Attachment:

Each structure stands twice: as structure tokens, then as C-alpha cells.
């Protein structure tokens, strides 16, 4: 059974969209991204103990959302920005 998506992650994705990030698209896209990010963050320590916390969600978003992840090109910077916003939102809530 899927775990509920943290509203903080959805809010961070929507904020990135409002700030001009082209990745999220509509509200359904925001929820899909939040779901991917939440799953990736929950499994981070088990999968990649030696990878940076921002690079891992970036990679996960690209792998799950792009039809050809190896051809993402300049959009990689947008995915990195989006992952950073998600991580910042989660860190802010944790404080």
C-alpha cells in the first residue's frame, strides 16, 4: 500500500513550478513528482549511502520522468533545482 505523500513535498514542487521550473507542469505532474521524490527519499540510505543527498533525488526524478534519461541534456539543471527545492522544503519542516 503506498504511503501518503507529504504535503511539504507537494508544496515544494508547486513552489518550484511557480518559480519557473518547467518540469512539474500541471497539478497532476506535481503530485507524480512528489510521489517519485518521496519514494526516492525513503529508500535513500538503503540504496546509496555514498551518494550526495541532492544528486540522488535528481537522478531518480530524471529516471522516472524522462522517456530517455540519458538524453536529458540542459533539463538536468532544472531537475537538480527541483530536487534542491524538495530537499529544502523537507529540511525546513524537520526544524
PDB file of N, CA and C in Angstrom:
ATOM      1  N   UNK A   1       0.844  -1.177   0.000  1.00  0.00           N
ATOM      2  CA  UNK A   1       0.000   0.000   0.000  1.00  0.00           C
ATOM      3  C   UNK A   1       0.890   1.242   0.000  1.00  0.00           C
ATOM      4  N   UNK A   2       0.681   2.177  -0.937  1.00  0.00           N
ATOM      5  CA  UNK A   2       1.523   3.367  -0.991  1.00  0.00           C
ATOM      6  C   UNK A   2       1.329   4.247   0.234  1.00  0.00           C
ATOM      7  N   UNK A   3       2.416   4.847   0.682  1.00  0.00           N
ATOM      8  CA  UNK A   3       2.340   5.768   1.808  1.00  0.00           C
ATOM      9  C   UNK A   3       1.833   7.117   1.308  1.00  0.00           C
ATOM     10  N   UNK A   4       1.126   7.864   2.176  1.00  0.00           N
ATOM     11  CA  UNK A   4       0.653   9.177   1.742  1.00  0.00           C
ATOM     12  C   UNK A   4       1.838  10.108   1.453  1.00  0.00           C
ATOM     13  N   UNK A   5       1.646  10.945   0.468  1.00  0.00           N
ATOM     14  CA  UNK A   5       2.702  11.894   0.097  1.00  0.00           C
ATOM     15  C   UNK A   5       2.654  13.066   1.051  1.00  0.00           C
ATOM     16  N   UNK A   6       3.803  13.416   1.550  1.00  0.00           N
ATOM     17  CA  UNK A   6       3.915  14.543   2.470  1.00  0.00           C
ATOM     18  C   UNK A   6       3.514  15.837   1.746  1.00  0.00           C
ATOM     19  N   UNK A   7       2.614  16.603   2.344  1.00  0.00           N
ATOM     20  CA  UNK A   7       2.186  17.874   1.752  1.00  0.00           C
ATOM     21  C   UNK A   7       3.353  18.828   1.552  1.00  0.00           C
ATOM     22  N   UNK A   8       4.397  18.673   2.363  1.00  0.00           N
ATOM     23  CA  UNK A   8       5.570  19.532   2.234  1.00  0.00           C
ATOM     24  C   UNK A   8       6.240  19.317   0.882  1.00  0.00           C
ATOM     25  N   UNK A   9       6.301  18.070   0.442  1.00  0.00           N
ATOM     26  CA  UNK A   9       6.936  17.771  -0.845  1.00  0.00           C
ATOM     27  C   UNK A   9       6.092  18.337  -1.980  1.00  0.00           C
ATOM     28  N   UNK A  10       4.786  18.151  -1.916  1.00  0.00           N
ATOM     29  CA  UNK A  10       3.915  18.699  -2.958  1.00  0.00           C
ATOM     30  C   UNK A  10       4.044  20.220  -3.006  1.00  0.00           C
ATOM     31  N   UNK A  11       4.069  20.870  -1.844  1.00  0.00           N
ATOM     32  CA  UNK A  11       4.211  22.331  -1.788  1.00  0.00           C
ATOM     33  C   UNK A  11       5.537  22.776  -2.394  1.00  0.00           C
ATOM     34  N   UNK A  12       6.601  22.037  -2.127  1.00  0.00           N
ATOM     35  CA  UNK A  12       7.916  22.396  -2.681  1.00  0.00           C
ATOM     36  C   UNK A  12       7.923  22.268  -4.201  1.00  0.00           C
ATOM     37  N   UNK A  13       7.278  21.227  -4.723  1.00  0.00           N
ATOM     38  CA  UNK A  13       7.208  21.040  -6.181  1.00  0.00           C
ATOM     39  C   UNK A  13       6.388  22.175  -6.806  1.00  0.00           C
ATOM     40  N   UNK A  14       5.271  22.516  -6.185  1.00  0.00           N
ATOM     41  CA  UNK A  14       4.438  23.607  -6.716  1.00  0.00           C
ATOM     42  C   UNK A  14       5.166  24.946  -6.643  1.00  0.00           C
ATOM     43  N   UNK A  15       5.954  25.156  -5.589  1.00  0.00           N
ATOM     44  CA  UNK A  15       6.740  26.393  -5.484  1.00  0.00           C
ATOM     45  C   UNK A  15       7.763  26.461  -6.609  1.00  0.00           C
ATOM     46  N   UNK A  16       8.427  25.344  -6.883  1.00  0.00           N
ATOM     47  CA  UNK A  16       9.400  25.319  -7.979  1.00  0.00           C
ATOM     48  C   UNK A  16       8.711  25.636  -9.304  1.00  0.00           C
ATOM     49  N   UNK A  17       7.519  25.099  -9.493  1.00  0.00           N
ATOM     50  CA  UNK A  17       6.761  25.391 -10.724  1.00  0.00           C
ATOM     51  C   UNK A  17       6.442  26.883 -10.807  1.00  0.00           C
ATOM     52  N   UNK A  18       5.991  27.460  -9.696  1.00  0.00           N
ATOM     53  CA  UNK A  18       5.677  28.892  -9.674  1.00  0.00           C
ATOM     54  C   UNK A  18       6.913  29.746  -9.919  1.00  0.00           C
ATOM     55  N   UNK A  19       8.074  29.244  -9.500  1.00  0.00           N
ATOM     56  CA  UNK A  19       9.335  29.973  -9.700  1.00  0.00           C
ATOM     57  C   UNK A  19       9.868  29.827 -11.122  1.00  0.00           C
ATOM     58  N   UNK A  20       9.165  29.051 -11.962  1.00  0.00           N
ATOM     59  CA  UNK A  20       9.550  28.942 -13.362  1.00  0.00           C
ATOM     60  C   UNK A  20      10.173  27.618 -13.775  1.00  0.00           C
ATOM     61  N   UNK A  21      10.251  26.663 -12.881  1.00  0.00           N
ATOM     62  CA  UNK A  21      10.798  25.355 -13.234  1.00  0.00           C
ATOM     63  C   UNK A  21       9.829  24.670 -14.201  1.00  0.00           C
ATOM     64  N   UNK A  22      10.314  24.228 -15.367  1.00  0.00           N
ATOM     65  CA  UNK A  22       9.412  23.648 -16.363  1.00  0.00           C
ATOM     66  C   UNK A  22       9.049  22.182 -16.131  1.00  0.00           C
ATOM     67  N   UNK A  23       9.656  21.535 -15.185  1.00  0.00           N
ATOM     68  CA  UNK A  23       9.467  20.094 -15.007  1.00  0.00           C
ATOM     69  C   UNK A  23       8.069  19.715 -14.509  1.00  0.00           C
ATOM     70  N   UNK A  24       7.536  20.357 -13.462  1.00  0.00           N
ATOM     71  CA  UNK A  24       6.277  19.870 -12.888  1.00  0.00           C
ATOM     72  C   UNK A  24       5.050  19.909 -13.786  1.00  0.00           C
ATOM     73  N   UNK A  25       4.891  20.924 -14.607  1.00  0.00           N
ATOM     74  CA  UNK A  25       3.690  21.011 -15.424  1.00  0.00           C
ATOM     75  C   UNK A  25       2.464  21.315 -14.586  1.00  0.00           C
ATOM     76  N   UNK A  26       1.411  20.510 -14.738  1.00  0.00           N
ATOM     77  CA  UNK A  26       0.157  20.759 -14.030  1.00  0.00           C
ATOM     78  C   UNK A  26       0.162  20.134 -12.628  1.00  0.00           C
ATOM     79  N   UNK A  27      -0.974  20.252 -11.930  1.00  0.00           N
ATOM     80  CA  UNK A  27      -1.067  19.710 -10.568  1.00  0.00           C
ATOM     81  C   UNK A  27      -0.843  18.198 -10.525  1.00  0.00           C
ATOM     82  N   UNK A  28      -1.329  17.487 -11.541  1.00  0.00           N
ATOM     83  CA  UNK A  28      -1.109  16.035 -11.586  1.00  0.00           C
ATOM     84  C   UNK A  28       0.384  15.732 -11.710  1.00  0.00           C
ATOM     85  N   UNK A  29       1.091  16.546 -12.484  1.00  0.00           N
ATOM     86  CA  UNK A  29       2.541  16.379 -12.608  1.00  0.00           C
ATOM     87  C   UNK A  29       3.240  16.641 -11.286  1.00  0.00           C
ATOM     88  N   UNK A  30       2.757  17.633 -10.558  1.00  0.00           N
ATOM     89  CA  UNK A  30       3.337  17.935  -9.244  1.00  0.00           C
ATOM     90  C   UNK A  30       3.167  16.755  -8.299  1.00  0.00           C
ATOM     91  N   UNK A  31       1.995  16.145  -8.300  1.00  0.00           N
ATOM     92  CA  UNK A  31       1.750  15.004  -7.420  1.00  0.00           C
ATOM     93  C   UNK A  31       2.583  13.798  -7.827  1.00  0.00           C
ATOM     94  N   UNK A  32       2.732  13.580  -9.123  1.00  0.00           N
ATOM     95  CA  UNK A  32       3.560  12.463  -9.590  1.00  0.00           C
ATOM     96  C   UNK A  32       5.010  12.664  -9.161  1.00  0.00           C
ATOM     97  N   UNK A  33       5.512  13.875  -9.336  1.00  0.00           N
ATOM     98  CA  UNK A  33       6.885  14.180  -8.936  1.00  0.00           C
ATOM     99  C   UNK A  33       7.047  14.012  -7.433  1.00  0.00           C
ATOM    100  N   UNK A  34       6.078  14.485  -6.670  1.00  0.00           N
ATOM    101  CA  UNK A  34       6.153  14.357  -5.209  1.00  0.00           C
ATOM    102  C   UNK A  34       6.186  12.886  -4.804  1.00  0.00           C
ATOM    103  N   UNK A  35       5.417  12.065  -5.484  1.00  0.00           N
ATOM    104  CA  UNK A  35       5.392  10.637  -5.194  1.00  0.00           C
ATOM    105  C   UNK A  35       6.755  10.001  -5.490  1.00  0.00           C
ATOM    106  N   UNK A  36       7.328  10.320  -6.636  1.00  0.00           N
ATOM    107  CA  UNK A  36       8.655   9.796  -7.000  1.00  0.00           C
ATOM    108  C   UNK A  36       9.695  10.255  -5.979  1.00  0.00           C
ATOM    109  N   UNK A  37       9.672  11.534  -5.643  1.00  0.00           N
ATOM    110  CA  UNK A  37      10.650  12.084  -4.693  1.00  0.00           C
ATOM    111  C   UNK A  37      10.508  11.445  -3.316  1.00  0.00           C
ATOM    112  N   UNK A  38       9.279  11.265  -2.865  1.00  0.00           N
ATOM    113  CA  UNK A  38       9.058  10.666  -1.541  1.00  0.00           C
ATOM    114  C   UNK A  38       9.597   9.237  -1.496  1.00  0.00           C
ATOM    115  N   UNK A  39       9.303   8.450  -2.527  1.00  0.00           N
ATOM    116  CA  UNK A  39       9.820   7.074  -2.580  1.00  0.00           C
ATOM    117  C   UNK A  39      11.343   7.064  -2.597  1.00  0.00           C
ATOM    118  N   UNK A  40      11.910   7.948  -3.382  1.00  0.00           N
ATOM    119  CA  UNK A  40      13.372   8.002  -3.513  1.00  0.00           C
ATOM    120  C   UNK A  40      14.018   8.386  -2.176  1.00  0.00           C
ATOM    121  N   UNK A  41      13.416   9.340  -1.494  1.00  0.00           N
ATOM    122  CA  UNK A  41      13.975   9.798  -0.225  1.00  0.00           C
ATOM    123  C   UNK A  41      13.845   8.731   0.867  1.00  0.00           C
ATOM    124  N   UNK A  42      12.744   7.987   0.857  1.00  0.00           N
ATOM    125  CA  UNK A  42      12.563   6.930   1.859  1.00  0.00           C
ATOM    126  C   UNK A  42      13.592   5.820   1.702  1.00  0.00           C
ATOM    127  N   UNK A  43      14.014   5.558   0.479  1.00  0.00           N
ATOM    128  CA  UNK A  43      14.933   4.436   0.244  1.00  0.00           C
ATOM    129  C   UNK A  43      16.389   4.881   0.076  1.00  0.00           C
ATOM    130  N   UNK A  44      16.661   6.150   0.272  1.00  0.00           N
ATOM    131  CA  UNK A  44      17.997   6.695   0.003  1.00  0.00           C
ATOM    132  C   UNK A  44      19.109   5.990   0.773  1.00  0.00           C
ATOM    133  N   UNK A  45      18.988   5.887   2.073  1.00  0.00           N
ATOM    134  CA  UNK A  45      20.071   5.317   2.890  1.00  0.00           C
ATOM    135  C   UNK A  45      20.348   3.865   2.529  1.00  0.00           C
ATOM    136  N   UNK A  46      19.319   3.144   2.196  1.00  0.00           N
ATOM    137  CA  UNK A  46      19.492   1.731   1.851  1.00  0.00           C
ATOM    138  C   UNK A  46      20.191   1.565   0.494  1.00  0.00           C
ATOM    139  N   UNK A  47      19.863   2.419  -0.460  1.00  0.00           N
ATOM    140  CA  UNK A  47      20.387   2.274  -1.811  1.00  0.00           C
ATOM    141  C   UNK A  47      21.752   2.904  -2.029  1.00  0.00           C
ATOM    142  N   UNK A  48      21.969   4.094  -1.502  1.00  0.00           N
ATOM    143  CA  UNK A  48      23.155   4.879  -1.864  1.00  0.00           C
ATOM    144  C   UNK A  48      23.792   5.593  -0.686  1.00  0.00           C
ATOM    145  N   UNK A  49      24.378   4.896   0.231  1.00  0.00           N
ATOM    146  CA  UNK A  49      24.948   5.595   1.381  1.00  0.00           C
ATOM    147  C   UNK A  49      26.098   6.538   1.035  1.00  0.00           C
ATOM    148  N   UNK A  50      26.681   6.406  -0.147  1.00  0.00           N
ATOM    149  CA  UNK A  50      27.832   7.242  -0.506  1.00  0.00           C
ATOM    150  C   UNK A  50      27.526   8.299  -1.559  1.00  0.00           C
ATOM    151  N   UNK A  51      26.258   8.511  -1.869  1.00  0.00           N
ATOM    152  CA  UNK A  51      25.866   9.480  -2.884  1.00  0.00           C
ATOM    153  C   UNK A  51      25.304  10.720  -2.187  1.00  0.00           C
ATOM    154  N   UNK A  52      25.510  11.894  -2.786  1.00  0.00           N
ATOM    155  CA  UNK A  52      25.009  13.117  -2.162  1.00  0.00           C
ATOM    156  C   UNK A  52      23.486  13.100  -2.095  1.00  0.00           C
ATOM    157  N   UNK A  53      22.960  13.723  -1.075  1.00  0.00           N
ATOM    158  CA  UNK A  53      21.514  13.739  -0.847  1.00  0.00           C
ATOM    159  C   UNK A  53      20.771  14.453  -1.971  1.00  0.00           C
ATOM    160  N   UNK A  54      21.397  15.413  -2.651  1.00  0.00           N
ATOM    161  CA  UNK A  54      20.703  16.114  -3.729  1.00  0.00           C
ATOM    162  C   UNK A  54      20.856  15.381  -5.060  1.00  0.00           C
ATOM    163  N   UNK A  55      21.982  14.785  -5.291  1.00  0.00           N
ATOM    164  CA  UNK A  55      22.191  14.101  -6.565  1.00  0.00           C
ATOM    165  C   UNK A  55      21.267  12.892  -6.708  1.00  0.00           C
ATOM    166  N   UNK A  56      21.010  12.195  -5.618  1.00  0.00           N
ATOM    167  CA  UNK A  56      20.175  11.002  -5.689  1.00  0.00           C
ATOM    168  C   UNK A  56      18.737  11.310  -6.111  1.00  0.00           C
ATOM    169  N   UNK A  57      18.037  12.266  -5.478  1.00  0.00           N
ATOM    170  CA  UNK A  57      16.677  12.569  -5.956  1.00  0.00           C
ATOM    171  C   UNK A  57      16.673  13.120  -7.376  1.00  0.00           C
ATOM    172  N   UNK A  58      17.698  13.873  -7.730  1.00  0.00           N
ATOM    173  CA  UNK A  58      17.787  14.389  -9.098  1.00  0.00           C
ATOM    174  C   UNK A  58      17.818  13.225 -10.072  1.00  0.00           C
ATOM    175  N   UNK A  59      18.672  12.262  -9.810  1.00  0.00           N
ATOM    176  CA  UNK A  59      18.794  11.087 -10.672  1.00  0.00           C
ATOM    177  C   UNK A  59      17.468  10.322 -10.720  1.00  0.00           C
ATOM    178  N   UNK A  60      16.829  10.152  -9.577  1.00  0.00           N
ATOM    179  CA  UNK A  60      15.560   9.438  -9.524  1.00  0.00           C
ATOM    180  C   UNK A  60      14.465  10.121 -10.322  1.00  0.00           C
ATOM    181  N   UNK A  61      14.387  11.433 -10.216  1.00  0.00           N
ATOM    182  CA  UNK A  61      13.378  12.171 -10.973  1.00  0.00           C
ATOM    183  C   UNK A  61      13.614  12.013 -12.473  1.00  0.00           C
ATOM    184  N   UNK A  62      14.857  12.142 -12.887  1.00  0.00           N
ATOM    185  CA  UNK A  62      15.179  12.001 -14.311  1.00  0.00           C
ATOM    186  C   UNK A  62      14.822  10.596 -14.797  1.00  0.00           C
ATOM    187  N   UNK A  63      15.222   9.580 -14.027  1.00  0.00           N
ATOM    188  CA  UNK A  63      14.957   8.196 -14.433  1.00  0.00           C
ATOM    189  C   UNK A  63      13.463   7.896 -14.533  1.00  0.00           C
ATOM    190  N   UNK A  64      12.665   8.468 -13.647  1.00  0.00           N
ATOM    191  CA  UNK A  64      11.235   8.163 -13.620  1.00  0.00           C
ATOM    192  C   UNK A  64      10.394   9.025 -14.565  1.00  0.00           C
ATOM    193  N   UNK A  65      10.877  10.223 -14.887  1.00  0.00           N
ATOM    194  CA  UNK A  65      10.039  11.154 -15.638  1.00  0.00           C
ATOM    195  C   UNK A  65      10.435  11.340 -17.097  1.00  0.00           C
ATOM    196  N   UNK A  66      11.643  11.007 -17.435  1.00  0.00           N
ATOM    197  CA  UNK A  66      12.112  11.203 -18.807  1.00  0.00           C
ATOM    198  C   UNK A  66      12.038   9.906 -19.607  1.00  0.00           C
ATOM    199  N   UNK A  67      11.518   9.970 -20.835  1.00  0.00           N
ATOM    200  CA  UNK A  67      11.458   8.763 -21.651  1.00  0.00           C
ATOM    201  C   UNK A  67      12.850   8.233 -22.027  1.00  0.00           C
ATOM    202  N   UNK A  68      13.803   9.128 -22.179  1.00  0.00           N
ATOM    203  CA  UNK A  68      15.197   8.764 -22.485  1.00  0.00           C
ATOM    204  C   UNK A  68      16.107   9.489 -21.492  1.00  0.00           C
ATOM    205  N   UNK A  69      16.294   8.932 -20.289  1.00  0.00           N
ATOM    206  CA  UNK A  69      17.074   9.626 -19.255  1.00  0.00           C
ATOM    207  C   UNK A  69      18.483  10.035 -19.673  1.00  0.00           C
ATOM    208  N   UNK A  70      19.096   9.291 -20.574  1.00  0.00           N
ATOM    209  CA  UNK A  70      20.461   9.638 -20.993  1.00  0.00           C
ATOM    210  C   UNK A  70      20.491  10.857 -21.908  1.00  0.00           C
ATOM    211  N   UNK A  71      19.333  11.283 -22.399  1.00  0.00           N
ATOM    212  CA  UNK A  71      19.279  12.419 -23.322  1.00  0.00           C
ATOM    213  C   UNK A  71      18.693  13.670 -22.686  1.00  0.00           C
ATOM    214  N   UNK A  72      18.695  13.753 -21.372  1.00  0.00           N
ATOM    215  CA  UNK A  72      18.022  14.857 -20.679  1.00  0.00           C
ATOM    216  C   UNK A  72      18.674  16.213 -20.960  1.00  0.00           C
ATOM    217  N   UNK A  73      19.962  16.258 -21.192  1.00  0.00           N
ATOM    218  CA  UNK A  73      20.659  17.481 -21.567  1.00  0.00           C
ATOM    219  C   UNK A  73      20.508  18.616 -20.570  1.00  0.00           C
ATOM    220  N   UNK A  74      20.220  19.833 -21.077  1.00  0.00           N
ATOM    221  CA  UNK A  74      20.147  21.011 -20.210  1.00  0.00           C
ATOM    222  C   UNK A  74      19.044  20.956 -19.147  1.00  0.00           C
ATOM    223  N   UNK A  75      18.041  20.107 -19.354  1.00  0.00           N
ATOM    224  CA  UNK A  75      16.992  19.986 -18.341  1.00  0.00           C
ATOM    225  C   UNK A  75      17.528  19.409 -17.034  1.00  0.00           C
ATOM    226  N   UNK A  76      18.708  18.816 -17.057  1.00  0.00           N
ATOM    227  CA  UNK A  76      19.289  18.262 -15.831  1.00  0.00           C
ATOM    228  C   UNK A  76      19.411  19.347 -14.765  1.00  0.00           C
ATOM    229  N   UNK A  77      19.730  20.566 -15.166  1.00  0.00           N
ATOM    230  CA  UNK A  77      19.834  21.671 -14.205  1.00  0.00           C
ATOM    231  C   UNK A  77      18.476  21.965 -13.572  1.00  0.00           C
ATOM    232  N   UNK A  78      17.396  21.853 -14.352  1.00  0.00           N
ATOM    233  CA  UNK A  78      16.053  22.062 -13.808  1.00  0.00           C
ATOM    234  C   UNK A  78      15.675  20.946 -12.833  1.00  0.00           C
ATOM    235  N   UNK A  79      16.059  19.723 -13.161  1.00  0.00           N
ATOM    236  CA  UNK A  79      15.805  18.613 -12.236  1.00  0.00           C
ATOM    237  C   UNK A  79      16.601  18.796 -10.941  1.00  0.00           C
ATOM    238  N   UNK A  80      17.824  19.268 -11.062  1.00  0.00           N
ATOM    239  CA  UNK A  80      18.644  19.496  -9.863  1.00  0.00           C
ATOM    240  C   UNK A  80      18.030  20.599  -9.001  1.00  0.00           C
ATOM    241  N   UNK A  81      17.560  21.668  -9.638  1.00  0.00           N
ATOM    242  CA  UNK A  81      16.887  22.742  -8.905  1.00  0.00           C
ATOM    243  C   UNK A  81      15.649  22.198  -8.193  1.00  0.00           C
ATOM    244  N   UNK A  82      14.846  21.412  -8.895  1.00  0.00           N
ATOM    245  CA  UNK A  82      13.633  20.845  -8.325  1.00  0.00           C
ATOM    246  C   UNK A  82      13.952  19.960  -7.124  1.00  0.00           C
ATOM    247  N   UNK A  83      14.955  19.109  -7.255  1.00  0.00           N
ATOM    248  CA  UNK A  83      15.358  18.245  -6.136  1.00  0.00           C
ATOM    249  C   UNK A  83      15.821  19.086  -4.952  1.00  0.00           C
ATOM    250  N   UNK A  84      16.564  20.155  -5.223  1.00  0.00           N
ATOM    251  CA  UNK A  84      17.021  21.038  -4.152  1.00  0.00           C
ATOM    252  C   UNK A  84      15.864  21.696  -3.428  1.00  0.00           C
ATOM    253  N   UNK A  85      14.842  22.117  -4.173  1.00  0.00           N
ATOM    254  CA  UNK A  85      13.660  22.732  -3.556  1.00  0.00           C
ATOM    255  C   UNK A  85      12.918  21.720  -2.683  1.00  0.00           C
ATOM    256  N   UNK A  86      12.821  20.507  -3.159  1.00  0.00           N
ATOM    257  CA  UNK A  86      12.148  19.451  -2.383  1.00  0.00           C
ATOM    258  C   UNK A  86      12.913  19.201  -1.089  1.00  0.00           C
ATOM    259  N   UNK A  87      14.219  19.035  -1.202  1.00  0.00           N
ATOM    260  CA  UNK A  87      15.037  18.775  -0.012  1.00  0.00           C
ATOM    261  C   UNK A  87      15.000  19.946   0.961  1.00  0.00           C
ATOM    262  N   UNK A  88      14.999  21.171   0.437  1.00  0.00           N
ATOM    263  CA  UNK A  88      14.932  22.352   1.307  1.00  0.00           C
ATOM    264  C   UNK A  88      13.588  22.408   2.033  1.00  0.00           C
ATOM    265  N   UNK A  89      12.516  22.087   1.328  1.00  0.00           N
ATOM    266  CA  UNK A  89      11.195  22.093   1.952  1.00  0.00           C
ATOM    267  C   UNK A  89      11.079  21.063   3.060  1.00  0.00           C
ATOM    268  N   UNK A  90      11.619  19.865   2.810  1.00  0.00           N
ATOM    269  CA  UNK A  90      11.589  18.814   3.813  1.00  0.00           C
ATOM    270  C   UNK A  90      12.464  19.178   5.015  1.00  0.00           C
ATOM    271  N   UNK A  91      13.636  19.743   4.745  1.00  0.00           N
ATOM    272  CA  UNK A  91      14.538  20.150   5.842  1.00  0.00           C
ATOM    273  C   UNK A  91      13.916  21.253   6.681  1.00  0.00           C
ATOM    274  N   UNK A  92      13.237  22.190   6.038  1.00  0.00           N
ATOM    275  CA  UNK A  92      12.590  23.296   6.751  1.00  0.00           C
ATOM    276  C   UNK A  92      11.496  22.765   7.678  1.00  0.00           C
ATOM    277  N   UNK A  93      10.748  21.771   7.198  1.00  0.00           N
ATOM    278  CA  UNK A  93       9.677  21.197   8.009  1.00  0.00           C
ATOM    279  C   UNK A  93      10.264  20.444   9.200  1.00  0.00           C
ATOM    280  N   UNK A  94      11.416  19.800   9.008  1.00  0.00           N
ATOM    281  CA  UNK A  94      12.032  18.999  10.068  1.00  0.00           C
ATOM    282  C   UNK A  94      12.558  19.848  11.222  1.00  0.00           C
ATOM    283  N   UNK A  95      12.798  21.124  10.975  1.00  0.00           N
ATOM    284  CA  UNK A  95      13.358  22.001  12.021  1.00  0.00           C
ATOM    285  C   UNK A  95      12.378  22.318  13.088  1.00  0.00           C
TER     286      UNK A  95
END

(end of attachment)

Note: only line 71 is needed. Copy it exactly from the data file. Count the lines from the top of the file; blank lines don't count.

ATOM     67  N   UNK A  23       9.656  21.535 -15.185  1.00  0.00           N